In one sense, the stamping, coating, laminating and otherwise finishing of labels and other packaging that have been digitally printed can be likened to Donald Rumsfeld’s famous quote about “unknown unknowns.” There’s a lot that we don’t even know that we don’t know about the whole process. To that end, a 2011 IADD*FSEA Odyssey session Friday, co-sponsored by the Printing Industries of the South (PIAS), analyzed the “Impact of Digital Printing Technology on Finishing and Packaging.” The four panelists included Roy Oomen, label and packaging solutions manager at HP Indigo; David Hutchison of converter BrightMARKS LLC; Mark Coalson, wide-format laminating manager at Transilwrap; and Jeff Higgins, president of converter Colorstream Digital.
“Known knowns” and tips for converters: Here are some bullet points to help you deal with problems emerging from this breaking technology.
- Know your print methods and print engine—inkjet, toner, manufacturer; evaluate the expected result—pre-process and post-process—for what your customer wants completely through to the end-user’s environment—retail or industrial.
- Don’t avoid anything and evaluate everything; problems come from not knowing your goals and not pre-planning enough.
- Digital printing is like laying down a lamination of ink, so think in terms of coatweights. The digital-ink layer on top of paper or board distorts the level plane for proper foil attachment. There are options to help fatten up the stamping area to improve this.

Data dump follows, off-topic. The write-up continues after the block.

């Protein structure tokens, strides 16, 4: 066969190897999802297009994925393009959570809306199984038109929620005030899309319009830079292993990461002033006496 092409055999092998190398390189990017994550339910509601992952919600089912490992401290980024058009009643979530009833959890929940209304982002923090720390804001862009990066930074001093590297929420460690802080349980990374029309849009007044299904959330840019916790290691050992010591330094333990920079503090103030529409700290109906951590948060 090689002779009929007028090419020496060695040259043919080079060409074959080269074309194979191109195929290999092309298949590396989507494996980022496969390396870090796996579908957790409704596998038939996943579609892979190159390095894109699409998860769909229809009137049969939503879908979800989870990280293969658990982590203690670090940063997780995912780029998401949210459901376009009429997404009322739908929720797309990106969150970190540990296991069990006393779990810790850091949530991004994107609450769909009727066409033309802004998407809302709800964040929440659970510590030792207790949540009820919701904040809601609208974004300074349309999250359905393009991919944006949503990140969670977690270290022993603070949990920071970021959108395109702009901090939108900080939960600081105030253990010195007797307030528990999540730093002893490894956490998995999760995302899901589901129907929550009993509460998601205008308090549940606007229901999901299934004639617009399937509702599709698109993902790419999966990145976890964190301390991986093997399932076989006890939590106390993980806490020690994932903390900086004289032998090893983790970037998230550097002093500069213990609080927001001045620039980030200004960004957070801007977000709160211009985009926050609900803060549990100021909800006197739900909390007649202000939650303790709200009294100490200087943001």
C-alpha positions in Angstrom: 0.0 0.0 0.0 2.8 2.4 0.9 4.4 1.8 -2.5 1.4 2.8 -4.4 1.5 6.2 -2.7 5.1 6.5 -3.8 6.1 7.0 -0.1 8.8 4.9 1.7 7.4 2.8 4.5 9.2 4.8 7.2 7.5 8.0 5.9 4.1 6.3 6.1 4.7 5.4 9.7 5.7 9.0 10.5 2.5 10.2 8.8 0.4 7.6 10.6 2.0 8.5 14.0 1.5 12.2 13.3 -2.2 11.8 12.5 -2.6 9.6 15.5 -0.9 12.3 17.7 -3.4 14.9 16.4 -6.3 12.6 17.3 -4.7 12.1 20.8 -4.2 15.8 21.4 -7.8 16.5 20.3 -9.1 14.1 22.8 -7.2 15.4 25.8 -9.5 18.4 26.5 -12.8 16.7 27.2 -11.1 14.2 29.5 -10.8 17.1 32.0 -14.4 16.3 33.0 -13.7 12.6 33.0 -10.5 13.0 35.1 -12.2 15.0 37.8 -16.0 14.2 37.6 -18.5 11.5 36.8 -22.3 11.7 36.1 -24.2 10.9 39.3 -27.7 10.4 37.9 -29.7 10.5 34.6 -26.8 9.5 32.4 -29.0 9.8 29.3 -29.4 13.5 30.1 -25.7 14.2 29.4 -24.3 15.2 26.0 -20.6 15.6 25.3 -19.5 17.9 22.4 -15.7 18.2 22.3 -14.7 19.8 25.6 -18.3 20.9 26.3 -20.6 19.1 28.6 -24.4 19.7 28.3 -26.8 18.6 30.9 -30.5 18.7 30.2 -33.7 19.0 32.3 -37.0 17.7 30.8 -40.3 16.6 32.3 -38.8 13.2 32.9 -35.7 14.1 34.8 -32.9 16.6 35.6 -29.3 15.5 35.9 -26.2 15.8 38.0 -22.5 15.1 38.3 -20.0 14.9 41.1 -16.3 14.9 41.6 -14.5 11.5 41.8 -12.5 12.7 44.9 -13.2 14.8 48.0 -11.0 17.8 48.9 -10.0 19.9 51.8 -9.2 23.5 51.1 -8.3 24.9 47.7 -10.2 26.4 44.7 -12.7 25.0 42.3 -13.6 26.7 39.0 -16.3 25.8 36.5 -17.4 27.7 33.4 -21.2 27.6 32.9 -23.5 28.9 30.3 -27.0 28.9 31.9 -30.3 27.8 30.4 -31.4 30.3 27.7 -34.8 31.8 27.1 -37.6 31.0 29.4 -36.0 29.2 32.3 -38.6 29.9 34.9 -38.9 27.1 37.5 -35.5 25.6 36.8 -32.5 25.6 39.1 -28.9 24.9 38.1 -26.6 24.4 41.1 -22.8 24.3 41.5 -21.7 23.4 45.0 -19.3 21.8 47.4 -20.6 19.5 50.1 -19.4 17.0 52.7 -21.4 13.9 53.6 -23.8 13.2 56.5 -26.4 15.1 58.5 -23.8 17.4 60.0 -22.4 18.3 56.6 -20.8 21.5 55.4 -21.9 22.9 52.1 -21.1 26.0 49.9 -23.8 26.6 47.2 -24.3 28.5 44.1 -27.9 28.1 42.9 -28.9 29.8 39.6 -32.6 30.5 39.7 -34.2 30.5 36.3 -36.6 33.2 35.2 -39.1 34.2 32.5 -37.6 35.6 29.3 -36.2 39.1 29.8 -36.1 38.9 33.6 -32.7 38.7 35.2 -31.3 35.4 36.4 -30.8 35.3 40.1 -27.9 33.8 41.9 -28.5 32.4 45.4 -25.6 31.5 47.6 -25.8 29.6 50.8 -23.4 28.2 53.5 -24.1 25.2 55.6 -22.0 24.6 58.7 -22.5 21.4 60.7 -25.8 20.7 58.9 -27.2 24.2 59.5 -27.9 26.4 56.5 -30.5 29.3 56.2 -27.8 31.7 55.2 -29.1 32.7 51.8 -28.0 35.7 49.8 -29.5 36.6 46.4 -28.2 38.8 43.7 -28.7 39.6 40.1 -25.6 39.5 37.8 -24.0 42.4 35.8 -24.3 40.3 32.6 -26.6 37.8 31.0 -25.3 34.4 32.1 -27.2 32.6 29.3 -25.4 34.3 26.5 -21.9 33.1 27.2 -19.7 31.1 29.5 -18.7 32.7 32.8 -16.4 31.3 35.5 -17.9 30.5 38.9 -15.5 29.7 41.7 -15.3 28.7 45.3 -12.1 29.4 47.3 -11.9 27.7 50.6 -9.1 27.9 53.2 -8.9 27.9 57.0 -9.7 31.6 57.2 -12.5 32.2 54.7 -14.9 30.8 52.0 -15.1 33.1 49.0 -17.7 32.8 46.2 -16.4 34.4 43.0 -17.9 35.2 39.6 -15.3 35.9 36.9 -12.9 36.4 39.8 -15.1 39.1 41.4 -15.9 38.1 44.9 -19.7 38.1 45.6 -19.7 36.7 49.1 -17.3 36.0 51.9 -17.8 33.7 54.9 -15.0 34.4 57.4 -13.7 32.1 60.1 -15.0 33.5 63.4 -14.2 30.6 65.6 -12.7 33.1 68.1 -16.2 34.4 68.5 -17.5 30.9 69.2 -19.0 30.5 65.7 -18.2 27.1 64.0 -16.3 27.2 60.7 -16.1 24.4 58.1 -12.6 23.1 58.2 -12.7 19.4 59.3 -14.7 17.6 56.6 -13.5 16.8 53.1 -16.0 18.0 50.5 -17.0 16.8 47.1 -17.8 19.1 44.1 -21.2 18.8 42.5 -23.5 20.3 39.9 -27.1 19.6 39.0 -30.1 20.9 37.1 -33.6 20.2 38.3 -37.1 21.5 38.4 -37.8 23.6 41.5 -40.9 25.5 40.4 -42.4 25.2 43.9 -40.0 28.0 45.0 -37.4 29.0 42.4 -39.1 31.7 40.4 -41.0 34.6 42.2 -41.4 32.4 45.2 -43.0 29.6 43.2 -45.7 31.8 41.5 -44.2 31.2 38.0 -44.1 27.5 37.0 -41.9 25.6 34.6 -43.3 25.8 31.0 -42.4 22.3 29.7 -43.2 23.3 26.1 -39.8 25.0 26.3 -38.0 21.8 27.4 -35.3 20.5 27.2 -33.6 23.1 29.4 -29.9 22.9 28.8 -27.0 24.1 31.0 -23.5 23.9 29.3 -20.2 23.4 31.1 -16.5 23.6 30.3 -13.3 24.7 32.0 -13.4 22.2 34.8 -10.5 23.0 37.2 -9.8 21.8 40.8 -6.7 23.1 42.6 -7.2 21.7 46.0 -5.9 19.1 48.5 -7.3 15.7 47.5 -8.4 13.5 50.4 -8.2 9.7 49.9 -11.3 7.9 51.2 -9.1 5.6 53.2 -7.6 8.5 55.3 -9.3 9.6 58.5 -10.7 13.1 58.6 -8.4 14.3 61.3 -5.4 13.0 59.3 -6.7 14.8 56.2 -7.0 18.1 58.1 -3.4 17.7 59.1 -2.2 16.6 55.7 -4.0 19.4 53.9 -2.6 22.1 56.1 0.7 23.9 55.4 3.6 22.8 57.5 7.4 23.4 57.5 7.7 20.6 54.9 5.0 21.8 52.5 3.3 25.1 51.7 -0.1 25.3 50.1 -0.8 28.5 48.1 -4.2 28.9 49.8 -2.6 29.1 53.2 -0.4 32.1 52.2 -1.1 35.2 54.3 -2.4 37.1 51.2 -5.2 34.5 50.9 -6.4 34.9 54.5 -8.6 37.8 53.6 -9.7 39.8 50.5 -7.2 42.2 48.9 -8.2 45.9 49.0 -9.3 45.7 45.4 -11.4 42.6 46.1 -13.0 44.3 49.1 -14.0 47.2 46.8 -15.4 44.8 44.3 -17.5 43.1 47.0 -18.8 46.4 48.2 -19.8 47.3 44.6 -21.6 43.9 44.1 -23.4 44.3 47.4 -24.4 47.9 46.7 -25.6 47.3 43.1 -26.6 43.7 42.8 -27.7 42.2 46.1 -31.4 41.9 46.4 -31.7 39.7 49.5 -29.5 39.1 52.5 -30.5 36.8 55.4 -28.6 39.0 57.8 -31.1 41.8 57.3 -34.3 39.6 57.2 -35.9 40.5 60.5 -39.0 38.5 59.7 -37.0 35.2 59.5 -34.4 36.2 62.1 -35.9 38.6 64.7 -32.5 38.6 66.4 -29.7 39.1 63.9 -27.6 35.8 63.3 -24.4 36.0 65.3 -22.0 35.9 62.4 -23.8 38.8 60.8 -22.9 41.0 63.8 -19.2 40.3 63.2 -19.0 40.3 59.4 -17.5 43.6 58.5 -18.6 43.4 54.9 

- Consider corona treatment to boost adhesion of foils and UV coatings; treat to 40-42 dyne level. But remember that corona treatment and the fusing of digital inks can sometimes discolor the product—test 50/100 sheets to see what your exposure to problems might be.
- Dryers mounted after the digital press accelerate curing prior to rewinding.
- Use UV lamps to flash off any residual oils before UV coating and final curing.
- Assume there likely will be registration problems, so warn your customers.
- Not all laminating films are over-stampable; first-generation digital printing requires lower-temp films of 185-190 deg F; test, test, test along the way.
- Save your spoilage to send back to the digital printer so they know what was bad and when it happened in the load.
- Take advantage of the FSEA Big List—an email-based, semi-technical, blogging tool is a great resource. Questions go out to 200 member recipients who might be able to help.
- Certified partners are available to assist (particularly for HP Indigo-printed materials), among them: ITW Foilmark (stamping); AB Graphic, Delta Industrial, Brausse and KAMA (diecutting, folding/gluing); Gould Paper and Masterpiece (12- to 18-pt coated paperboards); and EskoArtwork (prepress).